1. Statutory Disqualification for Appointment of Arbitrator Renders Disqualification to Nominate Another Arbitrator

The judicial evolution of Section 11 has its significance and influence in a landmark ruling rendered by the Hon’ble Supreme Court in the year 2017. In the very renowned case of TRF Ltd. vs. Energo Engineering Projects Ltd.,[6] the issue under consideration was whether the appointment of an arbitrator by the Managing Director of the Respondent Company was a valid one and whether a statutory disqualification also meant a disqualification of the power to nominate? In this case, there was a dispute regarding the enforcement of bank guarantee, wherein in the year 2014, the respondent issued a purchase order to the appellant for various articles. The appellant had given an advance bank and performance guarantee. However, the appellant approached the High Court to restrain the encashment of the guarantee. In the meanwhile, the appellant invoked the arbitration clause of the General Terms and Conditions of the Purchase Order (GTCPO), wherein it mentioned the appointment of Managing Director or his nominees as the Sole Arbitrator. It was argued by the appellant that the High Court should appoint the arbitrator under Section 11(6) because in light of Section 12(5), the Managing Director was ineligible to act as an arbitrator and thus, consequently ineligible to arbitrate as well. However, the High Court rejected this argument and stated that “merely because the MDD is disqualified to act as an arbitrator, he is not devoid of his power to nominate”.[7] This ruling was challenged before the Hon’ble Supreme Court. The Supreme Court analyzed the arbitration clause under GTCPO and invalidated the same that allowed the appointment of Managing Director or his nominees as the Sole Arbitrator, on the reasoning that “when the person who was to act as an arbitrator in terms of the arbitration clause became statutorily incompetent to act as an arbitrator (by virtue of Section 12(5) of the Act), such a person was also disqualified to nominate another arbitrator even if so provided in the arbitration clause.”[8]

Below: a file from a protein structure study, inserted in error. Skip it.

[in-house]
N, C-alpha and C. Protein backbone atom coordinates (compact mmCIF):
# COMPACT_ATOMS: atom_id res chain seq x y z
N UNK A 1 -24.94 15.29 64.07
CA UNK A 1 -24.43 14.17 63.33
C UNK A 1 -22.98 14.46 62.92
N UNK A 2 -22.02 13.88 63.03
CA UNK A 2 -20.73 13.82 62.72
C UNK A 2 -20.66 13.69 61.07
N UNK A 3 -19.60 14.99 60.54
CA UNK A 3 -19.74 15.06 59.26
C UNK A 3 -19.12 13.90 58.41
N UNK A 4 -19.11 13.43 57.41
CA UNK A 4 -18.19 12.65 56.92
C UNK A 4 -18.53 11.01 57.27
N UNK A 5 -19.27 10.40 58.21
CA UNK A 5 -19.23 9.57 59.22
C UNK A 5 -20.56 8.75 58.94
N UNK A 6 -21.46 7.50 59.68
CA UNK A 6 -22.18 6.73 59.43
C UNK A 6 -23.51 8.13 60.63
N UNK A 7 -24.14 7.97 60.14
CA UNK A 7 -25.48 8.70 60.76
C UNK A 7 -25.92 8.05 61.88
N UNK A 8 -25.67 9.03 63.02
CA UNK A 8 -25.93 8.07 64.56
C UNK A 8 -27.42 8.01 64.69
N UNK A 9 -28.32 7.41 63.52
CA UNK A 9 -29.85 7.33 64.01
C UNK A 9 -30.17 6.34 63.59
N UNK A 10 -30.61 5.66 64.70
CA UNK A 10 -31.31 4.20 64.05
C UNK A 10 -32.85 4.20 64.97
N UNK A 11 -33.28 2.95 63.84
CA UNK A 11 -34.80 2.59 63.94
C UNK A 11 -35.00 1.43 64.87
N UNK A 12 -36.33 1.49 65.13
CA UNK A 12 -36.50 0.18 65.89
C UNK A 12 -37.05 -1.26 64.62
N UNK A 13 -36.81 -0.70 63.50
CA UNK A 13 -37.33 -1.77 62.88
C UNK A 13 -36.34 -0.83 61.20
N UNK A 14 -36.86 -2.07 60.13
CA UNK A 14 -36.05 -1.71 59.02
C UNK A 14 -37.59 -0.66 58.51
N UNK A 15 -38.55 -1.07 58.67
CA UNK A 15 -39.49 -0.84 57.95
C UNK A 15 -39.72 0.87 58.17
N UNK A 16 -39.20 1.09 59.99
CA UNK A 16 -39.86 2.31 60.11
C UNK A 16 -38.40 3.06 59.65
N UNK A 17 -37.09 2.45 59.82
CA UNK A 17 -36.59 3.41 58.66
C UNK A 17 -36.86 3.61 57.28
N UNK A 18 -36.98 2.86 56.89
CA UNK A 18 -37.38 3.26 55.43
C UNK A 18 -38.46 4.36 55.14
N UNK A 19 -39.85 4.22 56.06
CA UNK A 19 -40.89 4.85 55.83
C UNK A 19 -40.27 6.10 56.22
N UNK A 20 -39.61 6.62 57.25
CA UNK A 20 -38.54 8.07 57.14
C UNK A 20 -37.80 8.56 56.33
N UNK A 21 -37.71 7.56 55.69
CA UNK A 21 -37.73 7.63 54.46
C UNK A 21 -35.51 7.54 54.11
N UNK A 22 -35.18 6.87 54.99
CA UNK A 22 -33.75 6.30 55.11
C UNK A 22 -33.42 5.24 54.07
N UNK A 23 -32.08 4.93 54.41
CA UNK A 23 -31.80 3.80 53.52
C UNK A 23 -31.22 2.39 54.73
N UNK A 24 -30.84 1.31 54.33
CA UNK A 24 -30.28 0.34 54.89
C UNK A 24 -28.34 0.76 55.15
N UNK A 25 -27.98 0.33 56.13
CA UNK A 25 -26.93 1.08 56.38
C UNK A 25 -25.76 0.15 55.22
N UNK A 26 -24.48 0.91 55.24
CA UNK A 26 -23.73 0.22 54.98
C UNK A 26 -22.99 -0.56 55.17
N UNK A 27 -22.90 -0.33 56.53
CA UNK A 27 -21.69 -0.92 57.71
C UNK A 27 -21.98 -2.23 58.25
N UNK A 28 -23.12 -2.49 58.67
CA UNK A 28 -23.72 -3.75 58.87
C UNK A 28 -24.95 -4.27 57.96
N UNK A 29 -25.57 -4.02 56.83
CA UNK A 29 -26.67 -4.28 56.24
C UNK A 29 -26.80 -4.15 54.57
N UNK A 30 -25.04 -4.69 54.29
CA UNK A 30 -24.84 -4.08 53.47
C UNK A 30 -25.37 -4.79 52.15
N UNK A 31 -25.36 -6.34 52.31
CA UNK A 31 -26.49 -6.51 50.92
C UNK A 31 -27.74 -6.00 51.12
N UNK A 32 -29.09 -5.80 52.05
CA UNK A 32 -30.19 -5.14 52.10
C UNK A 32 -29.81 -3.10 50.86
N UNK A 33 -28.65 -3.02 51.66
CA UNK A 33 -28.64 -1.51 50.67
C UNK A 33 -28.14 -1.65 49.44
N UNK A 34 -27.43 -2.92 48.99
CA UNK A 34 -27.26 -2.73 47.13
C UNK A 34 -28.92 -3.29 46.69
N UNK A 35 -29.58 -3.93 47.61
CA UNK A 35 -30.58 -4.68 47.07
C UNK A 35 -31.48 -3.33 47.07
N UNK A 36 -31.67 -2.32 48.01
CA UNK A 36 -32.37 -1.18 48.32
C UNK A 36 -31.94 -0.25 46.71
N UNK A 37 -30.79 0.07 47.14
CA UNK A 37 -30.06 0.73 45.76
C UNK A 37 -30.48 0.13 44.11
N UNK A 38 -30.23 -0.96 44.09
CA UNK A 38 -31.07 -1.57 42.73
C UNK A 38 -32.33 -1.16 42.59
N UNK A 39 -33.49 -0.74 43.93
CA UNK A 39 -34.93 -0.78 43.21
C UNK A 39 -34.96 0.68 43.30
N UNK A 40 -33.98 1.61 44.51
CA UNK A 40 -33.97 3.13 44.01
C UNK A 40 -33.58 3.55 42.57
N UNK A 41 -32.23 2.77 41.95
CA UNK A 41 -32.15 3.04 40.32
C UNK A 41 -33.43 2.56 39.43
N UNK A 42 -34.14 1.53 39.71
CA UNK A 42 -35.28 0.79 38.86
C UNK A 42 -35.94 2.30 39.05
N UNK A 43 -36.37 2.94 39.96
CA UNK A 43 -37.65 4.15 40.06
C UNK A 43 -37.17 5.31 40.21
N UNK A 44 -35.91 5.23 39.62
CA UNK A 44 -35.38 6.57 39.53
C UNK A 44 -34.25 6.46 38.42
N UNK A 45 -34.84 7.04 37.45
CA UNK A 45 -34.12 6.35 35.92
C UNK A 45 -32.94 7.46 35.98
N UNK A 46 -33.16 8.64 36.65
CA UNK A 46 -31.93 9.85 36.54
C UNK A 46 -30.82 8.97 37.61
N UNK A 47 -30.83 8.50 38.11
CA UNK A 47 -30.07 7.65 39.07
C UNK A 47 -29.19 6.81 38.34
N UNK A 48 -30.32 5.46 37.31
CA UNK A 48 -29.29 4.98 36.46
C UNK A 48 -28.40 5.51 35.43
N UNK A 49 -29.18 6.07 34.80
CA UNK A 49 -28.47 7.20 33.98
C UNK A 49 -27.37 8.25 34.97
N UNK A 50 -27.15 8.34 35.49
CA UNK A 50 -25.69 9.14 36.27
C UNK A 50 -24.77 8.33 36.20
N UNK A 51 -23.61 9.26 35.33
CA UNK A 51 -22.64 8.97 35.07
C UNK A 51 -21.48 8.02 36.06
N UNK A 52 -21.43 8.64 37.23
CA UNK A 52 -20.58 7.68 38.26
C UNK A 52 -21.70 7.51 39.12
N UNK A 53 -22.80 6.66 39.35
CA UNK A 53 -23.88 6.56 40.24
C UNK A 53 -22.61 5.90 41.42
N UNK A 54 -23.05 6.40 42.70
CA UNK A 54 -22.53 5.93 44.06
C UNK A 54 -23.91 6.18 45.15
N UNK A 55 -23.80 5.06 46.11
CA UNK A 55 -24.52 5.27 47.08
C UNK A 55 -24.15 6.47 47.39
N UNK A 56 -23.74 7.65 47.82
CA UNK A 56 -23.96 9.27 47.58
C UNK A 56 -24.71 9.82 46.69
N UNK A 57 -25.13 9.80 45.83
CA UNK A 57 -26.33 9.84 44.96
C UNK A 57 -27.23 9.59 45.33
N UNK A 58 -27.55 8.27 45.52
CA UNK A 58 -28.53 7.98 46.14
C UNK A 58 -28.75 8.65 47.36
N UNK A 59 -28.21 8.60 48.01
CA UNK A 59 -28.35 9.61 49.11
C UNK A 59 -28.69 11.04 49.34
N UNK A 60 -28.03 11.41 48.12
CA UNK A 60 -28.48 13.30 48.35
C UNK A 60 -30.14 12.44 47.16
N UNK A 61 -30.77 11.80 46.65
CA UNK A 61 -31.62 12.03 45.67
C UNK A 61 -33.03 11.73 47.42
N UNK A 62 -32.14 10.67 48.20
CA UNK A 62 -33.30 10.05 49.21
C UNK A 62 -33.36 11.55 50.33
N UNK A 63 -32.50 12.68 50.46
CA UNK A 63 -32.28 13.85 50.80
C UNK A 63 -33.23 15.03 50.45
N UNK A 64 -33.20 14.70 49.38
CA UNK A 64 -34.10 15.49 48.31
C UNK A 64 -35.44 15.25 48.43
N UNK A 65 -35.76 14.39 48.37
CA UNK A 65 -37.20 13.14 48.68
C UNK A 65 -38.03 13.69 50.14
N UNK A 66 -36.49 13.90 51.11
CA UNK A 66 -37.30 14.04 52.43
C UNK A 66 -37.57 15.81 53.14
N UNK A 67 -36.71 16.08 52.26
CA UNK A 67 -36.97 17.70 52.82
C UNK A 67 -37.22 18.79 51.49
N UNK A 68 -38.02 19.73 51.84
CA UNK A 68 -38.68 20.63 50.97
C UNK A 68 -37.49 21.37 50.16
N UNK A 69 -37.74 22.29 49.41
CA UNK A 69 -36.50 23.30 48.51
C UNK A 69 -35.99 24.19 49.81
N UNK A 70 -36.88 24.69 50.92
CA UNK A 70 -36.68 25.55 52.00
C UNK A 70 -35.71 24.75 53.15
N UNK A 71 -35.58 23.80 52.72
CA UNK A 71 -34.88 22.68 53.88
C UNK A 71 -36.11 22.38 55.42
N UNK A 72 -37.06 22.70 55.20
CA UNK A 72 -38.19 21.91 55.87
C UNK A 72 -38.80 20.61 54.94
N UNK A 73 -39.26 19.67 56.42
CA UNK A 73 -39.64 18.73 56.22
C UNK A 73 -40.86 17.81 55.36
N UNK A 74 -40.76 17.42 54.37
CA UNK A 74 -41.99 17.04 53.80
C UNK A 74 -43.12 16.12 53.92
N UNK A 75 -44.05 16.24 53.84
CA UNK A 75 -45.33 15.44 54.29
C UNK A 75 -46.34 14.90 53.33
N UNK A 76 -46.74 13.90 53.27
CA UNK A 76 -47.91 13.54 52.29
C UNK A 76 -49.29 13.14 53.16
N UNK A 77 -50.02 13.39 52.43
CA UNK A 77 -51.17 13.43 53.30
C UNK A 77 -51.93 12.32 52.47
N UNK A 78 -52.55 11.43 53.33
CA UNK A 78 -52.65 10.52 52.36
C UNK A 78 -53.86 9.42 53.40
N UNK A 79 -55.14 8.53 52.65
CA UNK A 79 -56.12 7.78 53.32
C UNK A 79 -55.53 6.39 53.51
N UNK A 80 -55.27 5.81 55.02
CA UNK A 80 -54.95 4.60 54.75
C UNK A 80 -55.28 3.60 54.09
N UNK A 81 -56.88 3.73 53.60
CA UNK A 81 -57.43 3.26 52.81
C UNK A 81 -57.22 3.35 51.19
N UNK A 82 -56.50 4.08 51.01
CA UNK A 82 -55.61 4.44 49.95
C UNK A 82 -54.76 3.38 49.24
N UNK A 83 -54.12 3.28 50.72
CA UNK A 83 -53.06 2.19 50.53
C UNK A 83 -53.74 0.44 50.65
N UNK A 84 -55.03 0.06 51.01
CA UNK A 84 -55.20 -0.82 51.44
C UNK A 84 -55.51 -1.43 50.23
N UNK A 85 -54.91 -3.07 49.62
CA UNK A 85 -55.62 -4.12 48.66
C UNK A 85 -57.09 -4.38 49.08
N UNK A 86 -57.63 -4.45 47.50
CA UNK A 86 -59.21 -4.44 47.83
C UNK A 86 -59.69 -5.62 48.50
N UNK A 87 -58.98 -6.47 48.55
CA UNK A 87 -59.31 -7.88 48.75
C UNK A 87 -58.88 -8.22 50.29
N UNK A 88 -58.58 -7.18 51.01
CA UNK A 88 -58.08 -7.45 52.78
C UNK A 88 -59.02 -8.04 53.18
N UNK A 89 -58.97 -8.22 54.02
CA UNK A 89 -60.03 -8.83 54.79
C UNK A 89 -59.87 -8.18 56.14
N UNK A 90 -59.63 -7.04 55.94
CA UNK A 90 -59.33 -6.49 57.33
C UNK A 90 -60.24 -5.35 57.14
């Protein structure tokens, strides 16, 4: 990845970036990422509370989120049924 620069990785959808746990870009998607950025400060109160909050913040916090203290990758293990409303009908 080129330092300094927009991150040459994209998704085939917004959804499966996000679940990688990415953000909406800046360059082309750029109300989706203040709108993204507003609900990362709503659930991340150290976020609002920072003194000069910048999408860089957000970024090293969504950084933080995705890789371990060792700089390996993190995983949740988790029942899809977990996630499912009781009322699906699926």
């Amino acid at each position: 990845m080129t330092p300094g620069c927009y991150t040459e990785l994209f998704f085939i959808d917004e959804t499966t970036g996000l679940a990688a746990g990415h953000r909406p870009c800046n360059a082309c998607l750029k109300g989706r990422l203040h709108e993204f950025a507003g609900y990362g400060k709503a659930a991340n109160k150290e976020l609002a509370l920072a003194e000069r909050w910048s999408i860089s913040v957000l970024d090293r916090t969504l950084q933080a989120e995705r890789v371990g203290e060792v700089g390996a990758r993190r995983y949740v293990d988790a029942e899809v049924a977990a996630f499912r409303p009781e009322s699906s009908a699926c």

The decision rendered by the Hon’ble Supreme Court in the case of TRF Ltd,[9] was highly followed and relied upon in the 2019 significant case of Bharat Broadband Network Ltd. vs. United Telecoms Ltd,[10] wherein the Apex Court held that “an arbitrator, appointed by a person who is ineligible to act as an arbitrator is de jure unable to perform his functions. Further, if the ineligible person appoints an arbitrator in its place, such appointment is void ab initio.”[11]

However, it is significant to note that a deviation in the observation and ruling laid down by the Hon’ble Supreme Court in the case of TRF Limited, was taken and a contrary observation was ruled in the Bombay High Court’s significant case of DBM Geotechnics & Constructions Pvt. Ltd. vs. Bharat Petroleum Corporation Ltd.,[12] wherein it was held that “the right in a person to nominate an arbitrator who has become ineligible by the supervening change in law is not lost even under the Amended Act and that the person authorized to nominate an arbitrator must exercise that power in the manner that the law requires, i.e., by appointing an independent and neutral arbitrator.” In this case, the Bombay High Court applied the doctrine of severability and held that “the invalid part of dispute resolution clause can be severed to give effect to the valid part and such conduct is not alien under law and consequently, upheld the validity of nomination.”[13]

  1. Unilateral Appointment Power of Sole Arbitrator is Deemed Invalid